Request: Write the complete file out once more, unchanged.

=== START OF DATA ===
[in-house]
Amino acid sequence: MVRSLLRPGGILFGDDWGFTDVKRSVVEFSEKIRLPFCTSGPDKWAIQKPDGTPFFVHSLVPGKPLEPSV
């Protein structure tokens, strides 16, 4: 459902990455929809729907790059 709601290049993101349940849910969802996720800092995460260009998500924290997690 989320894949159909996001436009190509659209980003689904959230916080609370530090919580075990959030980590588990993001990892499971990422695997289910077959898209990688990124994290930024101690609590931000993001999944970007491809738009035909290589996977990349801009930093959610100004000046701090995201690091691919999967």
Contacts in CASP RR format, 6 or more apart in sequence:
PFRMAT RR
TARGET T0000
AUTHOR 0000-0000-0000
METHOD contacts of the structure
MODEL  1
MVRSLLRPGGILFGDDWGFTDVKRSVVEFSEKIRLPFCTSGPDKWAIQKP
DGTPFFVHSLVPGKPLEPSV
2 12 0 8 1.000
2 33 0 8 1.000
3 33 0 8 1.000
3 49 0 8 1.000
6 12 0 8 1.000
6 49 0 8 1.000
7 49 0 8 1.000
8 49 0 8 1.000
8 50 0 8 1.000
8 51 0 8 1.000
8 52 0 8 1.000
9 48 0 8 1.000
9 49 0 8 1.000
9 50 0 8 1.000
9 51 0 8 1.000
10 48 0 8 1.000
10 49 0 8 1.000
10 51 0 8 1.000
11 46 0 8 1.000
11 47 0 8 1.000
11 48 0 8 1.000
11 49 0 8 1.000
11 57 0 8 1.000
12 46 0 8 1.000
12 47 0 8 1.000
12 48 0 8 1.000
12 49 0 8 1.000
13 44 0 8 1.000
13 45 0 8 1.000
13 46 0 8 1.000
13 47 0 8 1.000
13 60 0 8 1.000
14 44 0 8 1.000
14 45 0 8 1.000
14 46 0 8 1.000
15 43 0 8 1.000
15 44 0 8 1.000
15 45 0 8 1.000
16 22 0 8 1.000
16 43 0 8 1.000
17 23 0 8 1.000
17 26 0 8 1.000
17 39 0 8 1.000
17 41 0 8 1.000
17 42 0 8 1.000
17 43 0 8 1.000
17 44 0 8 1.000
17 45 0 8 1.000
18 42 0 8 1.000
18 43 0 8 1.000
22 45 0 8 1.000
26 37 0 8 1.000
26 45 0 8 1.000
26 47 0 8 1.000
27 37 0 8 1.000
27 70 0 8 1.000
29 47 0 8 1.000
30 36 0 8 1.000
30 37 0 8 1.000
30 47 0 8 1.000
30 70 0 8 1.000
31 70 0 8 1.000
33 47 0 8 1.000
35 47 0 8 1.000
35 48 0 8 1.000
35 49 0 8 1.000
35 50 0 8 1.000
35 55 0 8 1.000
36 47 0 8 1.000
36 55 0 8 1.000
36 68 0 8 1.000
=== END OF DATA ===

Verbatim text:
[in-house]
Amino acid sequence: MVRSLLRPGGILFGDDWGFTDVKRSVVEFSEKIRLPFCTSGPDKWAIQKPDGTPFFVHSLVPGKPLEPSV
């Protein structure tokens, strides 16, 4: 459902990455929809729907790059 709601290049993101349940849910969802996720800092995460260009998500924290997690 989320894949159909996001436009190509659209980003689904959230916080609370530090919580075990959030980590588990993001990892499971990422695997289910077959898209990688990124994290930024101690609590931000993001999944970007491809738009035909290589996977990349801009930093959610100004000046701090995201690091691919999967």
Contacts in CASP RR format, 6 or more apart in sequence:
PFRMAT RR
TARGET T0000
AUTHOR 0000-0000-0000
METHOD contacts of the structure
MODEL  1
MVRSLLRPGGILFGDDWGFTDVKRSVVEFSEKIRLPFCTSGPDKWAIQKP
DGTPFFVHSLVPGKPLEPSV
2 12 0 8 1.000
2 33 0 8 1.000
3 33 0 8 1.000
3 49 0 8 1.000
6 12 0 8 1.000
6 49 0 8 1.000
7 49 0 8 1.000
8 49 0 8 1.000
8 50 0 8 1.000
8 51 0 8 1.000
8 52 0 8 1.000
9 48 0 8 1.000
9 49 0 8 1.000
9 50 0 8 1.000
9 51 0 8 1.000
10 48 0 8 1.000
10 49 0 8 1.000
10 51 0 8 1.000
11 46 0 8 1.000
11 47 0 8 1.000
11 48 0 8 1.000
11 49 0 8 1.000
11 57 0 8 1.000
12 46 0 8 1.000
12 47 0 8 1.000
12 48 0 8 1.000
12 49 0 8 1.000
13 44 0 8 1.000
13 45 0 8 1.000
13 46 0 8 1.000
13 47 0 8 1.000
13 60 0 8 1.000
14 44 0 8 1.000
14 45 0 8 1.000
14 46 0 8 1.000
15 43 0 8 1.000
15 44 0 8 1.000
15 45 0 8 1.000
16 22 0 8 1.000
16 43 0 8 1.000
17 23 0 8 1.000
17 26 0 8 1.000
17 39 0 8 1.000
17 41 0 8 1.000
17 42 0 8 1.000
17 43 0 8 1.000
17 44 0 8 1.000
17 45 0 8 1.000
18 42 0 8 1.000
18 43 0 8 1.000
22 45 0 8 1.000
26 37 0 8 1.000
26 45 0 8 1.000
26 47 0 8 1.000
27 37 0 8 1.000
27 70 0 8 1.000
29 47 0 8 1.000
30 36 0 8 1.000
30 37 0 8 1.000
30 47 0 8 1.000
30 70 0 8 1.000
31 70 0 8 1.000
33 47 0 8 1.000
35 47 0 8 1.000
35 48 0 8 1.000
35 49 0 8 1.000
35 50 0 8 1.000
35 55 0 8 1.000
36 47 0 8 1.000
36 55 0 8 1.000
36 68 0 8 1.000